Agenda and minutes

Gloucestershire Police and Crime Panel - Monday 26 September 2022 11.30 am, NEW

Venue: Cabinet Suite - Shire Hall, Gloucester. View directions

Contact: Sophie Benfield 

No. Item


Declarations of Interest

Please see note (a) at the end of the agenda.


No declarations of interest were received.



To receive a verbal update from the PCC on current activity.


3.1       PCC Chris Nelson provided a verbal update on activities since the previous meeting and members noted the following points:


·         The HMICFRS improvement plan remained the key issue for the constabulary.

·         There had been a number of senior leadership changes over the last few months with each person bringing new qualities to the force and helping on its journey out of the engage phase.

·         Safer Streets had resulted in an extra £3m into the county since 2021. Safer Street 4 focuses, specifically for Anti-Social Behaviour (ASB), Rural Crime, and Violence Against Women and Girls (VAWG). Gloucestershire had performed the best in the country in terms of successfully biding for the most money per head of population.

·         The funding will go towards:

o   7 new police community PSCOs

o   The roll out of Project Solace (directed at tackling ASB)

o   A new drone fleet for rural operations, as well as 32 rural ANPR systems to help track serious and organised criminals moving across the county

o   Recruitment to run the Community Trigger Scheme

o   Personal safety apps and alarms; and

o   new drug testing machines, which had been highly effective in tackling drink spiking etc.

·         The next round of Safer Streets funding was due to be announced soon.

·         Gloucestershire was the first force in the world to use forensic science as a weapon against dog theft. Other forces had now begun to follow suit, which was the best way for the scheme to be successful.

·         Another country first was the rollout of Odyssey, which was a system used to provide real time examination of a rape victim’s phone. At the moment victims could be without their phone for months, just at the time when they needed support from their social circle.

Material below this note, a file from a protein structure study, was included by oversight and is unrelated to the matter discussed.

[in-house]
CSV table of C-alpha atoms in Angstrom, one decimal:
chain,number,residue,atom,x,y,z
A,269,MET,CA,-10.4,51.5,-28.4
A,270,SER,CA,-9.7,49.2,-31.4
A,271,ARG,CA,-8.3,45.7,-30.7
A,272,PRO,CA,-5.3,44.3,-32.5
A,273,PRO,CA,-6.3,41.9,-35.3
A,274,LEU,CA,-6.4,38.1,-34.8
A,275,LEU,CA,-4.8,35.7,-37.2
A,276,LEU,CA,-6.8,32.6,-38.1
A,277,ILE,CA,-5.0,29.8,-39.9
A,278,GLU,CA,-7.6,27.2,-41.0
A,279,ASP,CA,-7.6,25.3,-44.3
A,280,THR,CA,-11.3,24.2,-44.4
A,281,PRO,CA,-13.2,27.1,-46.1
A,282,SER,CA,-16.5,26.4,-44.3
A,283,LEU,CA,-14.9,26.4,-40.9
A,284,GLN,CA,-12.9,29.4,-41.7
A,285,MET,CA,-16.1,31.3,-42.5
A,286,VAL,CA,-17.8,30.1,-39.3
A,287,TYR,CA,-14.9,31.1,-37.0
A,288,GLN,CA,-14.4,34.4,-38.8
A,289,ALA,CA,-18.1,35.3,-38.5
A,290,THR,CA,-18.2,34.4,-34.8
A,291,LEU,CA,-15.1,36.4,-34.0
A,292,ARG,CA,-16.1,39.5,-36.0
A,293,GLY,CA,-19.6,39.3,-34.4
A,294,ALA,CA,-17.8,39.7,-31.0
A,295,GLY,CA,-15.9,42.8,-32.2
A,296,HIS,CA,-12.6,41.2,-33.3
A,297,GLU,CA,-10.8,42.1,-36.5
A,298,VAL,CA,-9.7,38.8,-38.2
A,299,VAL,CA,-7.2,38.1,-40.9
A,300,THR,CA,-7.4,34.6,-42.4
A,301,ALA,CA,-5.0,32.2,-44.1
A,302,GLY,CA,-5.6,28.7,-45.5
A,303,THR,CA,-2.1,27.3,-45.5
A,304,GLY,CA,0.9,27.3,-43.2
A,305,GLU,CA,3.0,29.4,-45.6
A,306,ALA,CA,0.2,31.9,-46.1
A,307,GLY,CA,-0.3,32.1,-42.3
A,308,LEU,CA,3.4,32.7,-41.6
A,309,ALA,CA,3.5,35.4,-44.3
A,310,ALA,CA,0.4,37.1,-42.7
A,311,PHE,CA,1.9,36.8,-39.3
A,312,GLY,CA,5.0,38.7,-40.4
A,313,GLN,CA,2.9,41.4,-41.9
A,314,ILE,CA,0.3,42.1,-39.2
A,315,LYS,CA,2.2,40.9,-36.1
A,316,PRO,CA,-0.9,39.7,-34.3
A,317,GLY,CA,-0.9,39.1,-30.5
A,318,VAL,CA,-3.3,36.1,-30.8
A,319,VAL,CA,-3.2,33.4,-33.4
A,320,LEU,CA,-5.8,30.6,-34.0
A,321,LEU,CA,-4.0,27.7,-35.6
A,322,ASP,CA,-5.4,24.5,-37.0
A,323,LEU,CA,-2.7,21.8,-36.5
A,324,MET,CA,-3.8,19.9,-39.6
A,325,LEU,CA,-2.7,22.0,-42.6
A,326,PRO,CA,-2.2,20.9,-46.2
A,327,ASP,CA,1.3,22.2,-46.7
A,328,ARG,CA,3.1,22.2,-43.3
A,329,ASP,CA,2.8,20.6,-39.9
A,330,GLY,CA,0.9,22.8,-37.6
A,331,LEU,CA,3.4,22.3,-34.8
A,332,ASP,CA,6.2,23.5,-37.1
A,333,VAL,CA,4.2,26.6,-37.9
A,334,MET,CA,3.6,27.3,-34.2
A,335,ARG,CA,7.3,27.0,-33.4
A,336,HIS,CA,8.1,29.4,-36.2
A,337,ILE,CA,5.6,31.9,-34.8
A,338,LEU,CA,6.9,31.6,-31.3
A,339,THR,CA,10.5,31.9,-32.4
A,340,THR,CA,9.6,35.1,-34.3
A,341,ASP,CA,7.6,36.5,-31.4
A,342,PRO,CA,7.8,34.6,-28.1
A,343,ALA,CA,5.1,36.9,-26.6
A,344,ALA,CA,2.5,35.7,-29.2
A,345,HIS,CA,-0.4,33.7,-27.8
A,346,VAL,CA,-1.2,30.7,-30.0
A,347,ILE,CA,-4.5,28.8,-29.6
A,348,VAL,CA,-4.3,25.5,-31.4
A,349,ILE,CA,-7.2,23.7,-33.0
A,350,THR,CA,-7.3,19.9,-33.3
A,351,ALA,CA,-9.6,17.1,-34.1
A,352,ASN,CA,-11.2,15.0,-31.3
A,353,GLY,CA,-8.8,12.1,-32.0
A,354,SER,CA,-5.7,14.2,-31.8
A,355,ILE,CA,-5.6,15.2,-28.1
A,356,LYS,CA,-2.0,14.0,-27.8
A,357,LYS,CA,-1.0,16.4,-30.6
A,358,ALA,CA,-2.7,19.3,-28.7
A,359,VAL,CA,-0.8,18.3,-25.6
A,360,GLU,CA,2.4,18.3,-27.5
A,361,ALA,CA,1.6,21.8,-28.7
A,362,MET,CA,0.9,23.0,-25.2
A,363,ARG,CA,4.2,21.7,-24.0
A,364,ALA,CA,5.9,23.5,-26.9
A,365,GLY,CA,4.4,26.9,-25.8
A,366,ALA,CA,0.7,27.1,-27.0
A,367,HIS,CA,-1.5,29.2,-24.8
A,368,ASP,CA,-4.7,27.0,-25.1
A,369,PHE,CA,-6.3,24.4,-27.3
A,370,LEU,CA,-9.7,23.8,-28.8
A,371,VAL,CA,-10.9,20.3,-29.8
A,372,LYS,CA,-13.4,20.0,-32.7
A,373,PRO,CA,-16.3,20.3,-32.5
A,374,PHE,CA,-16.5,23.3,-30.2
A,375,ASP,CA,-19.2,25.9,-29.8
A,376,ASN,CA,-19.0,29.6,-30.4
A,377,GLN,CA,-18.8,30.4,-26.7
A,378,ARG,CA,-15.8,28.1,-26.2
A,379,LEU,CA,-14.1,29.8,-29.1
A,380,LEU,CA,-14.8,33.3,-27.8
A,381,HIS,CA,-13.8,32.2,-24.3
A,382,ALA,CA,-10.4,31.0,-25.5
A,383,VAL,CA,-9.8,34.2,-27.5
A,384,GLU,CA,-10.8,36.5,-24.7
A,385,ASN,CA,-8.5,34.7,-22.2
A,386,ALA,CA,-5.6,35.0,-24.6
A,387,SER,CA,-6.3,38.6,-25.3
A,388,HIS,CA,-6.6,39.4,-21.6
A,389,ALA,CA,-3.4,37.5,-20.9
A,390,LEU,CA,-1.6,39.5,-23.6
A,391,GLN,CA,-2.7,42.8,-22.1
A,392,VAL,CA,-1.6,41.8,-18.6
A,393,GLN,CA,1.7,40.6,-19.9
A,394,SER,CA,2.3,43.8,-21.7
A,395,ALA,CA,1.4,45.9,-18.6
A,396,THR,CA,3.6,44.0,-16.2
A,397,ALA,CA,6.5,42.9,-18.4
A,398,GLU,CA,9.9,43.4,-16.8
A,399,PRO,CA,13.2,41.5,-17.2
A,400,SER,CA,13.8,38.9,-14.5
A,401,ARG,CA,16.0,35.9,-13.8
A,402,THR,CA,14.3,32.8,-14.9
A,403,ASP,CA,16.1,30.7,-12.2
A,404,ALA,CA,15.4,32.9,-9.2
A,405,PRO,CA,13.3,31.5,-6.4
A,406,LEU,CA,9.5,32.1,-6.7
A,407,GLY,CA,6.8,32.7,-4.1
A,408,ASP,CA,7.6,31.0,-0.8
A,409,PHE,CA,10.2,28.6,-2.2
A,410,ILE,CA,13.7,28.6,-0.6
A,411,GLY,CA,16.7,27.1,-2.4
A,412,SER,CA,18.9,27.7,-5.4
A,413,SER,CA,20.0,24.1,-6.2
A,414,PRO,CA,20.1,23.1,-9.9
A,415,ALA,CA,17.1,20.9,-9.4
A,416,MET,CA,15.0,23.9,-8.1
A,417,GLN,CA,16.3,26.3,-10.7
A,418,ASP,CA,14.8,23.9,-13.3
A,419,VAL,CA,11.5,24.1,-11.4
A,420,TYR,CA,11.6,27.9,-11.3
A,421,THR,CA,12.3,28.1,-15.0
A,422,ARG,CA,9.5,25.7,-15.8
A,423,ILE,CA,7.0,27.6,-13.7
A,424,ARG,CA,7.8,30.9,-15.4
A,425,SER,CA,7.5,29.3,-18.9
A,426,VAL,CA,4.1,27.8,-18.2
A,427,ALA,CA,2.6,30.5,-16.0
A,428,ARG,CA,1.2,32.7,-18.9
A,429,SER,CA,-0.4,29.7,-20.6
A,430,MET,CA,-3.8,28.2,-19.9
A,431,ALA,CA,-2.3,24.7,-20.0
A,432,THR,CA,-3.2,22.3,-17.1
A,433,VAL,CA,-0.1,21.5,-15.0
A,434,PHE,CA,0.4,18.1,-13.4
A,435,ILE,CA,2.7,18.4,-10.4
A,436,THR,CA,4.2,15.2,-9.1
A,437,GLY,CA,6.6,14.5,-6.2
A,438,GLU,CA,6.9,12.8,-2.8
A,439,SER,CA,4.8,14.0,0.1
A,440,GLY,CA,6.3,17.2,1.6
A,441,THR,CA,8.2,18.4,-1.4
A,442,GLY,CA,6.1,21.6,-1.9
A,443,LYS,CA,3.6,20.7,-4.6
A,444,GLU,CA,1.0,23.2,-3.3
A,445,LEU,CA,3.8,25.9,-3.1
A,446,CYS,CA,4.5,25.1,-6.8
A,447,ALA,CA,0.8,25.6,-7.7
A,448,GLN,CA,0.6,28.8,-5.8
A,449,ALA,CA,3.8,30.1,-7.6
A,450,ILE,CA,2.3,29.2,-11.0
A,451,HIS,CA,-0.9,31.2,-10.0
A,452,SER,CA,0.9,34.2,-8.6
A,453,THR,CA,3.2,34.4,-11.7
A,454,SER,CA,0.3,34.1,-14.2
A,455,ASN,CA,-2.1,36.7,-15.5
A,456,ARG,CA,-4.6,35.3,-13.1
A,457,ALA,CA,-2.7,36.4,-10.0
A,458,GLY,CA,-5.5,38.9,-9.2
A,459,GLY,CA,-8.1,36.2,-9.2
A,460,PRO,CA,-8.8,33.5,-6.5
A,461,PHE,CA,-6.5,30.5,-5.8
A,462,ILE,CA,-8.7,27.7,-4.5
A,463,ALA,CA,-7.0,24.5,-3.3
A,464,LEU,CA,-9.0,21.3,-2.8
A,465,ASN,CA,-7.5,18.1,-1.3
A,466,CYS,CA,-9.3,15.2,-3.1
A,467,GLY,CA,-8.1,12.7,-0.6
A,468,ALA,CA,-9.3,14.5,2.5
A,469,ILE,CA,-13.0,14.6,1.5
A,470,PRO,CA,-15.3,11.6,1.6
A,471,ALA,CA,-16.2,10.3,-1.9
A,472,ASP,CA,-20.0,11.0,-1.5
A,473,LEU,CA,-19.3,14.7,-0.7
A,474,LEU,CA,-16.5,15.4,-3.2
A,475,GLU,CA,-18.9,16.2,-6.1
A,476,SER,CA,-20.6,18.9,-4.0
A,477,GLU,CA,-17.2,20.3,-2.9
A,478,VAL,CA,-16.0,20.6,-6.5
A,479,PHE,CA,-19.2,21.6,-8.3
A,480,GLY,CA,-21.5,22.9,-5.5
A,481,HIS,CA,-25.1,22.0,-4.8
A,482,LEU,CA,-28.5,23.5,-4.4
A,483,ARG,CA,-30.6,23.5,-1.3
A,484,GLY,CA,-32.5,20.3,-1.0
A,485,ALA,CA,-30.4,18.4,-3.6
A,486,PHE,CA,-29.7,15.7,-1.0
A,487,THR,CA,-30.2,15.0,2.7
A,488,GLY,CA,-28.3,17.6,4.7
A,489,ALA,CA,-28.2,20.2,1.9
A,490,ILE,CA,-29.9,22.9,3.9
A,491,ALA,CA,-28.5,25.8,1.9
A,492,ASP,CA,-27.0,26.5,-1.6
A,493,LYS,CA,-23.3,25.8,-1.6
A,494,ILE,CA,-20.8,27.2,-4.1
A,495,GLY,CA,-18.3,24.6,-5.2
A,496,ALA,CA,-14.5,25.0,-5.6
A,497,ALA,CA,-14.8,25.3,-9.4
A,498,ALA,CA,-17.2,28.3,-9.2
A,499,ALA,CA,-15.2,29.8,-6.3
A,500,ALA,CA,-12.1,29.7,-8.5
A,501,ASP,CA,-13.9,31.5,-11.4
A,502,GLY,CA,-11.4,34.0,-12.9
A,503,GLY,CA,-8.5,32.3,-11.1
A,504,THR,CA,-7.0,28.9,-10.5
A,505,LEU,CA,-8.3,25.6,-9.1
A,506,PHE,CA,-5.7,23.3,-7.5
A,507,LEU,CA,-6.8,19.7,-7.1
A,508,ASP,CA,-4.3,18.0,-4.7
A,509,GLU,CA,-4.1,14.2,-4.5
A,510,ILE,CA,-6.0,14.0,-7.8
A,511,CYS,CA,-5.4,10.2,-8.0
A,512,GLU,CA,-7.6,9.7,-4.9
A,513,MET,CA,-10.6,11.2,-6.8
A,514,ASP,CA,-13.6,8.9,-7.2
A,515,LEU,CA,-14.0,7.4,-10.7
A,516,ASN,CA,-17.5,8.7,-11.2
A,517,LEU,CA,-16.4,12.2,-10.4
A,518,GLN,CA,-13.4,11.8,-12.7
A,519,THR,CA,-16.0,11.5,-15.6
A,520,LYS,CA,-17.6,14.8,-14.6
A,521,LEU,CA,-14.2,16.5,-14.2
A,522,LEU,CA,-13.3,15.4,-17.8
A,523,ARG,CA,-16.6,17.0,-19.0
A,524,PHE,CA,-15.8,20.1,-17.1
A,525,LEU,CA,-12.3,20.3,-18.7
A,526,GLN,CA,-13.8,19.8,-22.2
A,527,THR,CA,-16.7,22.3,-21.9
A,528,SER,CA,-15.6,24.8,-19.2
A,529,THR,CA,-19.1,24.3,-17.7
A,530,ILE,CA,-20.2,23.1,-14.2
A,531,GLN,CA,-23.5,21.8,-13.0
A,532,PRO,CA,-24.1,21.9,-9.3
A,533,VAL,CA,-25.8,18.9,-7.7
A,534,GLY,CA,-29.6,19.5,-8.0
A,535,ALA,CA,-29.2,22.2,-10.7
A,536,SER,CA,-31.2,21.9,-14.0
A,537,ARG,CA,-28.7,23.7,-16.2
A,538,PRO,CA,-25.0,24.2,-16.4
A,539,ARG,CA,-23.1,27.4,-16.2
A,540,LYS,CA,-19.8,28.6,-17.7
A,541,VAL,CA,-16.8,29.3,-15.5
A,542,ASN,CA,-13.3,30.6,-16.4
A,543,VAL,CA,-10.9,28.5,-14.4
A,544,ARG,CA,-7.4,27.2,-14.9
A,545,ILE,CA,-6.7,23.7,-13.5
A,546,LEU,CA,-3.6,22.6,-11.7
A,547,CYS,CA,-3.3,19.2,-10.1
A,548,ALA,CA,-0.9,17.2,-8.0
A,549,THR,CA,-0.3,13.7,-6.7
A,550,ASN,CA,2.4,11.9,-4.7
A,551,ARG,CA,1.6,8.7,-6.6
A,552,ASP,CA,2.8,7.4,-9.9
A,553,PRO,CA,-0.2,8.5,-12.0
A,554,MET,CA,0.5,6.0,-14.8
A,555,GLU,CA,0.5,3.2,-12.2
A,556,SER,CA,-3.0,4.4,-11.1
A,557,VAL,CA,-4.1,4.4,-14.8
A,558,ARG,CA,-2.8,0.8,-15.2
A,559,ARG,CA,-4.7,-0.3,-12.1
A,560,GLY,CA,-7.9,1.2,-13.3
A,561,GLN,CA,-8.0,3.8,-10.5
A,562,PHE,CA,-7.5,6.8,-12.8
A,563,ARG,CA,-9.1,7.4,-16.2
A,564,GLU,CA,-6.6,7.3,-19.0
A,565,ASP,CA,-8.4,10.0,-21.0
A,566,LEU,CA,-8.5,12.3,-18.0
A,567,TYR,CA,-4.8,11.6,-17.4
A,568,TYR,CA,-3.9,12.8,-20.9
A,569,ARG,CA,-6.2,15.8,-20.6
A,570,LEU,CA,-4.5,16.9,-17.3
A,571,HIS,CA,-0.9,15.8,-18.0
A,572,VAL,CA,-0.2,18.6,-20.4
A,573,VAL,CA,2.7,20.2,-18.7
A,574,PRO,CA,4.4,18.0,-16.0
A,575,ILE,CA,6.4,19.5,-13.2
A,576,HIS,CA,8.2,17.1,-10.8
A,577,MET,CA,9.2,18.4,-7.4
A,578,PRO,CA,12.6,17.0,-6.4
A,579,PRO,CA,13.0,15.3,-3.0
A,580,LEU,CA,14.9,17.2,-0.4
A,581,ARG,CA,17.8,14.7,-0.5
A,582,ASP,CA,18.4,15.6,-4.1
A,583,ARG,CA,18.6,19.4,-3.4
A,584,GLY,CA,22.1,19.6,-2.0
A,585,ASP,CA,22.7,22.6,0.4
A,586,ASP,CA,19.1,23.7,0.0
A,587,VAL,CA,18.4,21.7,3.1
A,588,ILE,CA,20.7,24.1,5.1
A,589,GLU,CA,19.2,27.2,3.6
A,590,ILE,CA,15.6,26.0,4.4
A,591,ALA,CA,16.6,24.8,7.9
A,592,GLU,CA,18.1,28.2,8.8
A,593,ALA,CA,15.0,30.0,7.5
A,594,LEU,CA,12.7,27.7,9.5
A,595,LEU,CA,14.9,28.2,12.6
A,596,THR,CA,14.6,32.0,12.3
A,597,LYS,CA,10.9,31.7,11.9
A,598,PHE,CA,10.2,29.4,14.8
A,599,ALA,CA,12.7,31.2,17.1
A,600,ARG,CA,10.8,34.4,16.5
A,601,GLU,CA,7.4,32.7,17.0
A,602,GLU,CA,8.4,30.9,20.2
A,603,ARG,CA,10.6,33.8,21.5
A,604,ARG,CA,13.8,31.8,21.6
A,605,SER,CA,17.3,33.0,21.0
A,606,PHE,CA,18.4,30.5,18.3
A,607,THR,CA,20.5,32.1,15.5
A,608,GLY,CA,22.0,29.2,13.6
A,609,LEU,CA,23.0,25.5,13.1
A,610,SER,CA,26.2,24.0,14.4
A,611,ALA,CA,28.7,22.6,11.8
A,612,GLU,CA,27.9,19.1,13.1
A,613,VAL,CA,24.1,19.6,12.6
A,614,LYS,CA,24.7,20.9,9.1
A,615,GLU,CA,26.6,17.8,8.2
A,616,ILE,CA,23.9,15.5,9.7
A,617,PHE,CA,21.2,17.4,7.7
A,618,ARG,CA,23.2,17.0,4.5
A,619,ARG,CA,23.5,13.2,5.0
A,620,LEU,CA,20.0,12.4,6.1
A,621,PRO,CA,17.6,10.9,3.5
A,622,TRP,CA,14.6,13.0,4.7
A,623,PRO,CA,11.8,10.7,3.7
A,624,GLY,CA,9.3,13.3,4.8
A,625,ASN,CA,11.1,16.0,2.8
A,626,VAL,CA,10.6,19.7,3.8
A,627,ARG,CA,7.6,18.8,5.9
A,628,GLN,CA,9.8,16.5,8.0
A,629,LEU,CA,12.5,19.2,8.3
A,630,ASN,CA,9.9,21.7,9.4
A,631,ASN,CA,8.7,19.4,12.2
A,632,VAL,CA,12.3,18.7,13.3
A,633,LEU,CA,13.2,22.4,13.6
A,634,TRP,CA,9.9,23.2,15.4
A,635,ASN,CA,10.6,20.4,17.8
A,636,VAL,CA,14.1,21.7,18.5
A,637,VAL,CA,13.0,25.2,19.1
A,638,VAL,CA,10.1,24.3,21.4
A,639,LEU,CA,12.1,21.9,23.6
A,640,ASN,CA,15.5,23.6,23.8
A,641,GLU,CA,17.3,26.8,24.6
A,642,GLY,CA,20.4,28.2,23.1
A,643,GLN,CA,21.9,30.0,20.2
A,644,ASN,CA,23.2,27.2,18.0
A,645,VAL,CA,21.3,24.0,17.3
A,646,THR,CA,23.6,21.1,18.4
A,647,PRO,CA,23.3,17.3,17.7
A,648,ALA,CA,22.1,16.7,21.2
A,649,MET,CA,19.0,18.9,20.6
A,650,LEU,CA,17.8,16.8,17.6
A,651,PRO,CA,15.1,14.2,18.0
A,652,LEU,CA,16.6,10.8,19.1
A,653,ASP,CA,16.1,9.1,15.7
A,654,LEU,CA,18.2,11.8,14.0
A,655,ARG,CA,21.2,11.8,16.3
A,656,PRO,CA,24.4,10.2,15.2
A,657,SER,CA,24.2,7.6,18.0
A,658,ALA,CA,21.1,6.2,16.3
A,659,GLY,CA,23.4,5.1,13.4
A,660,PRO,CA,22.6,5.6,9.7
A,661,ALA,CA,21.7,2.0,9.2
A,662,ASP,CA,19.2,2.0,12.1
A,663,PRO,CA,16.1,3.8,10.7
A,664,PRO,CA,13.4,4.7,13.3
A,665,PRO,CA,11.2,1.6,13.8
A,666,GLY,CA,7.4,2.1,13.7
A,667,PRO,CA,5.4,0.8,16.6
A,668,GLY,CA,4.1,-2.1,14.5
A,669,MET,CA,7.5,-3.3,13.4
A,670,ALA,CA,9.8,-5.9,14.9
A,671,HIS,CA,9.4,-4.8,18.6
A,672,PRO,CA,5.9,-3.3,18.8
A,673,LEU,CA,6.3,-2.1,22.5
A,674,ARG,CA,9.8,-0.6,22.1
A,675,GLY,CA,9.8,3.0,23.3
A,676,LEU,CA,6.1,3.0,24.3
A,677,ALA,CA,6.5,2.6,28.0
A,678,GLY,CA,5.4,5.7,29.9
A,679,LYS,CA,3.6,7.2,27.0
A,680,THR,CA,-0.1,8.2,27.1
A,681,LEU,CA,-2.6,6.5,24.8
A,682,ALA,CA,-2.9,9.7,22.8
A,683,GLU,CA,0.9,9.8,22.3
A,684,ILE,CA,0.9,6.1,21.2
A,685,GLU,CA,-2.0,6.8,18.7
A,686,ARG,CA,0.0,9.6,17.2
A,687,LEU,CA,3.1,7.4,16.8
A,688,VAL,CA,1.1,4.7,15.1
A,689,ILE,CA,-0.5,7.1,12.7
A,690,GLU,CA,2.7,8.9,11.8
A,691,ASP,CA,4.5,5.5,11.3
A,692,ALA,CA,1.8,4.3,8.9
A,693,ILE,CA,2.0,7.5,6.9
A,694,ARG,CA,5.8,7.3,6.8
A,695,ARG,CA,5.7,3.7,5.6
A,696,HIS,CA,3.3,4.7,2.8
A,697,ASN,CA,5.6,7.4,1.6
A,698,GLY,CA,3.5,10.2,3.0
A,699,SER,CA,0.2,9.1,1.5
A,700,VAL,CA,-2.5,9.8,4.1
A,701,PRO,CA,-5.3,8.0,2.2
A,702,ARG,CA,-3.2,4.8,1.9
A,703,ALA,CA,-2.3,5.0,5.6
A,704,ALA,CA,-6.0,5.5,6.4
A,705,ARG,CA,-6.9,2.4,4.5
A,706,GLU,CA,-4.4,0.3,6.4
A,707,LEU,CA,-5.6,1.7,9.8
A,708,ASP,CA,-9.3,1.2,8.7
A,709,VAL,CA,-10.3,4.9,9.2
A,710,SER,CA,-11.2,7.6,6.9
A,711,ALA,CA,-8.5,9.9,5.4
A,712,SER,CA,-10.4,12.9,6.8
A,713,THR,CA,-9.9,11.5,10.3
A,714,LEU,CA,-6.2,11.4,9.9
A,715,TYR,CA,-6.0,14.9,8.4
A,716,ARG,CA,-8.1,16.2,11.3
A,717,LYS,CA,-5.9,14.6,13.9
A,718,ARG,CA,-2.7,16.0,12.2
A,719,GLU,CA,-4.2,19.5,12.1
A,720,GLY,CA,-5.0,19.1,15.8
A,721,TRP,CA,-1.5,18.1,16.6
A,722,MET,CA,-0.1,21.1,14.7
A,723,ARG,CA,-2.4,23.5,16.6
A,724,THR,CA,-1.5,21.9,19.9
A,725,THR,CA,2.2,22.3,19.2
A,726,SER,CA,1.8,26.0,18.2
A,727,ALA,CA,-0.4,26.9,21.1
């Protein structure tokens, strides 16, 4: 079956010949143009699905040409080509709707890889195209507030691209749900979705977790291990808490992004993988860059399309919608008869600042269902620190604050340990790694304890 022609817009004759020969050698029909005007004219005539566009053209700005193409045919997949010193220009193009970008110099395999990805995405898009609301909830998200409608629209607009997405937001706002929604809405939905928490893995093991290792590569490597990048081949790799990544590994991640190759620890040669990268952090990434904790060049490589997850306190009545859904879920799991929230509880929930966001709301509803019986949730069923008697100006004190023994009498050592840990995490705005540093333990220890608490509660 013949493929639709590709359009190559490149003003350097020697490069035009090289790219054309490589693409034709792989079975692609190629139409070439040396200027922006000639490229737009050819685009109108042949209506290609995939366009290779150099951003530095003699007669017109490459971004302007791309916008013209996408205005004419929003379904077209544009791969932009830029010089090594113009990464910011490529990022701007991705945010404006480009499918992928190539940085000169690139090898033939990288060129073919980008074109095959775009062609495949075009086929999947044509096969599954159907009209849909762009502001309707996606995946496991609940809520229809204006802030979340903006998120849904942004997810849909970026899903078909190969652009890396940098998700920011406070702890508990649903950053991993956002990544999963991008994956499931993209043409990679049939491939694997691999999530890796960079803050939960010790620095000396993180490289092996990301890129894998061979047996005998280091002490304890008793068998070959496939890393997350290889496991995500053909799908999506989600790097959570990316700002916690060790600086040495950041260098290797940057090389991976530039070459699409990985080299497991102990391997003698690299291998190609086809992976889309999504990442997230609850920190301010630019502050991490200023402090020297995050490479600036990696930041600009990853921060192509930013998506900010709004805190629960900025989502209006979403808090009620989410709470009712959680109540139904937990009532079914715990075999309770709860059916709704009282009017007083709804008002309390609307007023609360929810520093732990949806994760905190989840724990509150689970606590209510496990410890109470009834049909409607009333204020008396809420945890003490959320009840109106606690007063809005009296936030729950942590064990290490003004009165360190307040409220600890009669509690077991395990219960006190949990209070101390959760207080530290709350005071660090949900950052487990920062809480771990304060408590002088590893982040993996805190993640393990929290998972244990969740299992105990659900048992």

·         This technology allowed trained officers to interrogate the phone based on what the victim themselves felt was incriminating evidence against the perpetrator.

·         Operation Scorpion continued to be success (forces joined across the Southwest to deal with illicit drug dealing). The third operation was due in November and would aim to tackle recreational drugs within the night-time economy.

·         A programme of homes built by prisoners for local communities continued. This was aimed at allowing prisoners the opportunity to build up skills and earn money in preparation for their release, and also providing communities with genuinely affordable home solutions.

·         The Gloucestershire ASB pledge had been signed by partners, led by Safer Gloucestershire, to improve the coordination of authorities handling ASB.

·         The second part of the joint Community Speedwatch Fund with GCC, aimed at helping to fight persistent speeding, would be launched later this month.

·         ‘Find your Voice’ video had been launched to raise awareness of bystanders speaking out against violence and intimidation against woman and girls:

·         The first volunteer PSCO training course had been launched, the force hoped to develop their parish constable concept soon and they were on track to meet the uplift for PCs, 153 officers over 3 years.